Fetty dropped out after his sophomore year, at the age of sixteen. He moved out of his parents’ home and sustained a comfortable living — for a while — by dealing. After multiple arrests for possession, and with the financial pressures of new parenthood mounting, he hit on hard times. “I had to get my son some diapers and I had to borrow money from my aunt,” he says. “My aunt wasn’t really having it, so I had to go out and do what I had to do. Everyone was getting ran down like crazy. You couldn’t really bust a move. That’s when I really looked at what I was doing.” He leveraged his street salesmanship to hawk his own Remy Boyz line of T-shirts. “We were doing $20 shirts. It was like we were on the block, but legally.” Around this time, Fetty and day-one pal Monty began recording music seriously. “People knew I was making music. [When] people started to really like the music, then it became my job.”


“I’m like, ‘Hey, what’s up? Hello…’ “
It’s 10:53 p.m., and Fetty Wap is onstage at Irving Plaza performing “Trap Queen.” Nearly three years after he recorded the sleeper hit, it still incites strong reactions from the packed room. The mostly teenage crowd sways. They know nothing about Fetty’s definition of “trap” — the location of a drug deal — but they know a pop smash. White boys mimic whipping movements with their arms while couples nuzzle and make out. It’s an anthem for everyone. “Thank you for coming out,” Fetty says, soaking in the good vibes and teen spirit. “I hate being cold. So I appreciate y’all coming out in the motherfucking cold.”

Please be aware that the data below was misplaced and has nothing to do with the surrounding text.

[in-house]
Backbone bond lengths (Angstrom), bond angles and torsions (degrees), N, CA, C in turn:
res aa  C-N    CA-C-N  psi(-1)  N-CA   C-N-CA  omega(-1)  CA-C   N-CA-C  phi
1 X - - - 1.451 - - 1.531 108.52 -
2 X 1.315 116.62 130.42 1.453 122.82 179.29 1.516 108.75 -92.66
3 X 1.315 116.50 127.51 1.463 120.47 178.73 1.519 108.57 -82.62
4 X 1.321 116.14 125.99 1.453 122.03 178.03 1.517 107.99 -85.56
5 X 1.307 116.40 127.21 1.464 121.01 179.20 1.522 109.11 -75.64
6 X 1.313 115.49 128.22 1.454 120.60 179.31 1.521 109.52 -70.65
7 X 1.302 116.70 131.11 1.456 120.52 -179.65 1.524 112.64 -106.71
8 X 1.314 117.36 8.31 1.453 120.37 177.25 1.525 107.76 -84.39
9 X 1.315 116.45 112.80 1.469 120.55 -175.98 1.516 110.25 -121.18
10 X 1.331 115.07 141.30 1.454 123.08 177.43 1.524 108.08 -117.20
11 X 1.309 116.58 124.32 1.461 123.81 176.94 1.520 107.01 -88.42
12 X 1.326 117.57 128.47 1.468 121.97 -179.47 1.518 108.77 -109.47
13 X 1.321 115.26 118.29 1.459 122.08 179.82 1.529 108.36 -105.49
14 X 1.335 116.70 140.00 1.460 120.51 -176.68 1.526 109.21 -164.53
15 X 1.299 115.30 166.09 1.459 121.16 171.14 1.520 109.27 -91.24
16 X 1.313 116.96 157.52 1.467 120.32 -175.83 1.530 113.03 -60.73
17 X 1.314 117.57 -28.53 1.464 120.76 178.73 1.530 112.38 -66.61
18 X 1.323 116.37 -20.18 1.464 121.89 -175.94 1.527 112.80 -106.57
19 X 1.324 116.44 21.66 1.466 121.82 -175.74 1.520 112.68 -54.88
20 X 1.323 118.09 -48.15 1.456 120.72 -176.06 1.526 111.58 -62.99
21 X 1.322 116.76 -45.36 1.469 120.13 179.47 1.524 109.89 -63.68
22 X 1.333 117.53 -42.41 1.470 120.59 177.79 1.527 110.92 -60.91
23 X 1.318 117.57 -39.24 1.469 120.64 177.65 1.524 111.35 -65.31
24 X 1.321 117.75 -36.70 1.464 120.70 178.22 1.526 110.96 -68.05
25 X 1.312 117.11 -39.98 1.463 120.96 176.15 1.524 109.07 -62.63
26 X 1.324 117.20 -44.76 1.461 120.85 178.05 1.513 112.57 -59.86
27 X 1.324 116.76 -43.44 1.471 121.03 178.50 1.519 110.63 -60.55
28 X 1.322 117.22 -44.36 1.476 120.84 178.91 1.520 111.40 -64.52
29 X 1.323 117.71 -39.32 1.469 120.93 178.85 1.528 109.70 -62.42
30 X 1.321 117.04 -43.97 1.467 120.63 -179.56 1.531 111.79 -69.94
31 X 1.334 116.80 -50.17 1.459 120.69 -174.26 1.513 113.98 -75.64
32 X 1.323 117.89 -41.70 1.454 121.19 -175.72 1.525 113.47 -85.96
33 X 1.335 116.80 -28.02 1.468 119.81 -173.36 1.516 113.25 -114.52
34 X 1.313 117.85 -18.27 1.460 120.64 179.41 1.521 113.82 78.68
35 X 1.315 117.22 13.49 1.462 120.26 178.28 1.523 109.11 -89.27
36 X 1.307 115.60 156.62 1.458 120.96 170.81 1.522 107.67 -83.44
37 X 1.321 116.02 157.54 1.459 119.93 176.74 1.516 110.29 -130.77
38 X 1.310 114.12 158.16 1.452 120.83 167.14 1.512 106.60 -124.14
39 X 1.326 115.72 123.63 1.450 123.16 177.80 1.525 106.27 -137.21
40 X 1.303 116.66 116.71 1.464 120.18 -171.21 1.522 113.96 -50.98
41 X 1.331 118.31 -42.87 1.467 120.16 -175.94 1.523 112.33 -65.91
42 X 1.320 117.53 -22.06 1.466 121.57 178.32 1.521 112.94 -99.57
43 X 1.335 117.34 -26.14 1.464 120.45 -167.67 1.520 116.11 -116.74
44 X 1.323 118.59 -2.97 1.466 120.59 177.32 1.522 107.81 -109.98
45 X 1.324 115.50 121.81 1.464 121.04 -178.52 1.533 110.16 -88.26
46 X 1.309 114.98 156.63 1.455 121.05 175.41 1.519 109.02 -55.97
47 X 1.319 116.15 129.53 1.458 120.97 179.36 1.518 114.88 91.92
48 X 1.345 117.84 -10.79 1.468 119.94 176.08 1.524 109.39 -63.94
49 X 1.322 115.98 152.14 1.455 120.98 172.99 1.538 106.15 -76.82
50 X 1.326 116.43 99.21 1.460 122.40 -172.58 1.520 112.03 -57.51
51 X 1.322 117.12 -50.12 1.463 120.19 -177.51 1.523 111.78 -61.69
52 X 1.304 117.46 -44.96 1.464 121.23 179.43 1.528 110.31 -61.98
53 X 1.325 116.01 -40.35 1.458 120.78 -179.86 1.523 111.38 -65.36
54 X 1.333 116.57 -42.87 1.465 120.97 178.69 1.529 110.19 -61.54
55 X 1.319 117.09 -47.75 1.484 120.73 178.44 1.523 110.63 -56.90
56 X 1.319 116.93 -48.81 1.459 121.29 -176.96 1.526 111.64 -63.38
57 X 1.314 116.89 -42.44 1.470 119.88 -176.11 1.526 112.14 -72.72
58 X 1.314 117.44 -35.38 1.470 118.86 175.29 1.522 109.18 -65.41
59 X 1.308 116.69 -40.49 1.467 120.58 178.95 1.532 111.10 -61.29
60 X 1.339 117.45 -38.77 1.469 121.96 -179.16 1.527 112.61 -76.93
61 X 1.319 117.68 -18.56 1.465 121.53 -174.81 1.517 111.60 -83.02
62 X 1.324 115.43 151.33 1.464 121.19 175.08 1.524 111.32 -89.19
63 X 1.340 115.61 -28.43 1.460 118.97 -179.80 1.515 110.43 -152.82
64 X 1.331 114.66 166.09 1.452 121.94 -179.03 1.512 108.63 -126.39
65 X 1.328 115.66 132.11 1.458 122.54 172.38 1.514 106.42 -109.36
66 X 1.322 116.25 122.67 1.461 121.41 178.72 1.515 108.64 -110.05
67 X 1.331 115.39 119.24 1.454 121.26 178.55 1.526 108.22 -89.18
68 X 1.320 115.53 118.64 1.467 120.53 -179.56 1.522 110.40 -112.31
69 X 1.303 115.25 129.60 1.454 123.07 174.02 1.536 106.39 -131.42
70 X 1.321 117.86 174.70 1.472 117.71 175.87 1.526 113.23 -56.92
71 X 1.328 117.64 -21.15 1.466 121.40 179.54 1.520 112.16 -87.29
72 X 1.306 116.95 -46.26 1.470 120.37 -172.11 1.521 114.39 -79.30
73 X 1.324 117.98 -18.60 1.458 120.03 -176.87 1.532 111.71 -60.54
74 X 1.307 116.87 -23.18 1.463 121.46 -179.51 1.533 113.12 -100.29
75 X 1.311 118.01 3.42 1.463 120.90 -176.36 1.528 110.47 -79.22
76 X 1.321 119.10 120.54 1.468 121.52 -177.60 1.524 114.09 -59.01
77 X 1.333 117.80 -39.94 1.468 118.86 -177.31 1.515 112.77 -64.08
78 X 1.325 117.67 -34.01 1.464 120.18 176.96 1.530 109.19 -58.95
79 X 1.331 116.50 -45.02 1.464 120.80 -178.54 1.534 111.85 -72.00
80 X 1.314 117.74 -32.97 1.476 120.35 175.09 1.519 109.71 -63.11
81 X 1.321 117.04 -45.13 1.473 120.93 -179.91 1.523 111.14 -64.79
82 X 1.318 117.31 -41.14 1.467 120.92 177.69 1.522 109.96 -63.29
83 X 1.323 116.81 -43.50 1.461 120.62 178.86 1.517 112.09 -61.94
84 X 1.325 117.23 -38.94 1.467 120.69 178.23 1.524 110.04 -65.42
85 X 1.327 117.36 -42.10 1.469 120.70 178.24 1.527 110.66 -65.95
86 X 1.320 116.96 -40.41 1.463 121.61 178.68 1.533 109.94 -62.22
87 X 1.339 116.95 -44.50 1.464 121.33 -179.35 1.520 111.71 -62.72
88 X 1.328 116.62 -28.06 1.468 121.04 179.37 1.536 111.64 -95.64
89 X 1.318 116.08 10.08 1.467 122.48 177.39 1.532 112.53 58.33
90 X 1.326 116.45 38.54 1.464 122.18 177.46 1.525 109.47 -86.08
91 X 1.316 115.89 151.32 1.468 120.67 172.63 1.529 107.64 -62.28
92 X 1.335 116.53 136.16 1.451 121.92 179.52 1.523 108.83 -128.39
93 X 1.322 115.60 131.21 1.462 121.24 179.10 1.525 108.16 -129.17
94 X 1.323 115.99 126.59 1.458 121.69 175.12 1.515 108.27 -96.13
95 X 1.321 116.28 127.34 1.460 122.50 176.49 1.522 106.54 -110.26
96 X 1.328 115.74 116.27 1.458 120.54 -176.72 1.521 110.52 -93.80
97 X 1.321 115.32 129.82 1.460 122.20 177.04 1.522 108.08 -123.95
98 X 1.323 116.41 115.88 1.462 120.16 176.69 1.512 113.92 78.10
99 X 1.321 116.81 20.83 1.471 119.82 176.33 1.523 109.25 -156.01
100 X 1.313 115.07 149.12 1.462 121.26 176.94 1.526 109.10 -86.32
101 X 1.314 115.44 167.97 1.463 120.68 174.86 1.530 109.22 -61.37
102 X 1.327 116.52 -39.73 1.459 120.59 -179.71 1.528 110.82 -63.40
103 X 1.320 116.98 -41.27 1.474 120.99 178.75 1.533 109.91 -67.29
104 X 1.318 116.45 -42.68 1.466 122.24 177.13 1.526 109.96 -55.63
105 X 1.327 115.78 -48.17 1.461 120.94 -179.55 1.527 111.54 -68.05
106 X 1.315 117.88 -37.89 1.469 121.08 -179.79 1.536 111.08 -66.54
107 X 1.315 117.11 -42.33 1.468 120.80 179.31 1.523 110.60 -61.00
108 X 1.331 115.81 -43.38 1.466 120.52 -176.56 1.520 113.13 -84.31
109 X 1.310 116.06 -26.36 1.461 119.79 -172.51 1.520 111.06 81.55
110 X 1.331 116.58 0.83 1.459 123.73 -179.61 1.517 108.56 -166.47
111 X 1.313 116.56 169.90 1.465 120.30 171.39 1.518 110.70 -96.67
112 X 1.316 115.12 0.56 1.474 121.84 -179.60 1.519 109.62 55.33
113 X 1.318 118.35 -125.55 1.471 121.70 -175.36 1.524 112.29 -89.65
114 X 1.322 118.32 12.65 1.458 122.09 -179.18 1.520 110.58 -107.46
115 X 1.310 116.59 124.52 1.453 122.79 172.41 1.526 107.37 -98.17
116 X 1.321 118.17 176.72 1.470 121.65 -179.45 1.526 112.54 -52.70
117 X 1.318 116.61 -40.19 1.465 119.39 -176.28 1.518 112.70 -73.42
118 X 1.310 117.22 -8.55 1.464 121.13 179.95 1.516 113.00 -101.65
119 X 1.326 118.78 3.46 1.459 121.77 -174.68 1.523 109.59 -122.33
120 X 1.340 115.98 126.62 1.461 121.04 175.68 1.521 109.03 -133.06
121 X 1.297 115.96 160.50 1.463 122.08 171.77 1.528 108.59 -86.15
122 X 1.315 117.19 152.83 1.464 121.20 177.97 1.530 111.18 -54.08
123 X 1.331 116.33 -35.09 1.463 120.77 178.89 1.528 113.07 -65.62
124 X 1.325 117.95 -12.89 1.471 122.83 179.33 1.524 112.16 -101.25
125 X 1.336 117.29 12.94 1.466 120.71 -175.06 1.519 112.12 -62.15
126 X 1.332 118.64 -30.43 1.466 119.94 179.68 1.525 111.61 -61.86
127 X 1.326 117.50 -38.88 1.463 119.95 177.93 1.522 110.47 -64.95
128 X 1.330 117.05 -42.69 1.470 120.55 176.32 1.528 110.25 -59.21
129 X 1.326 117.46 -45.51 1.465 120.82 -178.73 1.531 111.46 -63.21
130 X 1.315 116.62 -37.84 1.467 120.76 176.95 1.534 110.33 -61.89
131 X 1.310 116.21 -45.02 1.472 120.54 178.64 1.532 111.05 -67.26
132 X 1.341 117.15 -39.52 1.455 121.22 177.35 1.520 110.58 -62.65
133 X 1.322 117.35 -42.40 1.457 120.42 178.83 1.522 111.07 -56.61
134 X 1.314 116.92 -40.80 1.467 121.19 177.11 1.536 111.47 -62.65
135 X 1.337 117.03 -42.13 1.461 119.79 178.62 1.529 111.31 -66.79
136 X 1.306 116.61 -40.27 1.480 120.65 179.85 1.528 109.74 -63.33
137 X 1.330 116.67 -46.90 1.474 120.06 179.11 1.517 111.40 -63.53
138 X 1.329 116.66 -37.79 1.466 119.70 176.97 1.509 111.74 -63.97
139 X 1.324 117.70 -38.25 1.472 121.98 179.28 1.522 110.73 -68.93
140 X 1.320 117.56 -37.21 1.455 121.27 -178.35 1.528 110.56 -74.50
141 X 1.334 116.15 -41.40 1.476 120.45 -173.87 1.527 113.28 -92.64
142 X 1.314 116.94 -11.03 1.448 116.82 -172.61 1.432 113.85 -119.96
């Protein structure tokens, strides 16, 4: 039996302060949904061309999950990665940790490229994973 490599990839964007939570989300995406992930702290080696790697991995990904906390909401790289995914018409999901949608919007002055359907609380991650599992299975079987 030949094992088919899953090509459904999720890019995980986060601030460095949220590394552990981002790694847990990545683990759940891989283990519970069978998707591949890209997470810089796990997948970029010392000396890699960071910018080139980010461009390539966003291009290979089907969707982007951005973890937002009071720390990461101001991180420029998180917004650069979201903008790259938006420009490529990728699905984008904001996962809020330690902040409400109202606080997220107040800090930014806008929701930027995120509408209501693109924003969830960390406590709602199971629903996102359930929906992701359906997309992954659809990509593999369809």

Fetty’s first recorded effort was a freestyle over Chief Keef and Young Jeezy’s 2012 track “Understand Me.” A few songs later, Fetty was in the booth in Clifton, New Jersey, at So Amazin’ Studios,
recording “Trap Queen.” The song was released in March 2013; Fetty and his Remy Boyz adopted a grassroots approach, blasting their output online and stumping at area club gigs as “Trap Queen” gathered steam. “I’ve performed at every strip club in New York,” Fetty reflects today. “Every small club in New York. I did every club in New Jersey, Connecticut, Pennsylvania. A lot of places.”

Regional buzz became YouTube views (“Trap Queen” has over 380 million to date) and reached execs at 300 Entertainment. Selim Bouab, the a&r man who signed Fetty, remembers seeing potential from the outset. “He had great music. When he played me his records, I realized this isn’t [just] about ‘Trap Queen.’ This is about a great artist.” Fetty inked a deal with the label in late 2014.

The cosign didn’t immediately translate into acceptance; many brushed him off as gimmicky. Gee Spin, program director of New York’s Power 105, remembers hearing “Trap Queen” for the first time in early 2015: “I’m listening to DJ Self’s Midnight Mix and he’s playing ‘Trap Queen.’ I called up the hotline like, ‘What is this shit? What the fuck is this?’ Not a fan.” The singsong patter of “Trap Queen” was both its Achilles’ heel and its secret weapon — it was ridiculously, irresistibly catchy, bound to snag even haters eventually. “The more I heard it, I was like, ‘This shit is kinda melodic.’ From that time to maybe a month later, it was in rotation,” says Gee. “It reacted with the audience immediately.”


It’s easy to rest on one’s laurels after such a monster hit, but Fetty has kept his momentum going with “679,” “My Way,” and “Again.” In September, the rapper’s album debuted at No. 1 on the Billboard 200, selling 129,000 equivalent album units in its first week. The next month, he performed at Power 105’s annual Powerhouse at the Barclays Center: Due to a recent motorcycle accident, he delivered his set from a throne, a coronation of his own making.

And now, with nods from the industry and momentum ever building following “Trap Queen” ‘s big year, Fetty is content to stay in his decibel-spiking kingdom. Jersey is on hip-hop’s radar thanks to Fetty Wap, and he’s proud to rep it, especially now that the world beyond the Tri-State is clamoring for more than the single. “A lot of people relate to him. He’s just this kid from Jersey with one eye that’s got a humble attitude, and that’s winning,” says Gee. “He’s a tough kid not to like.”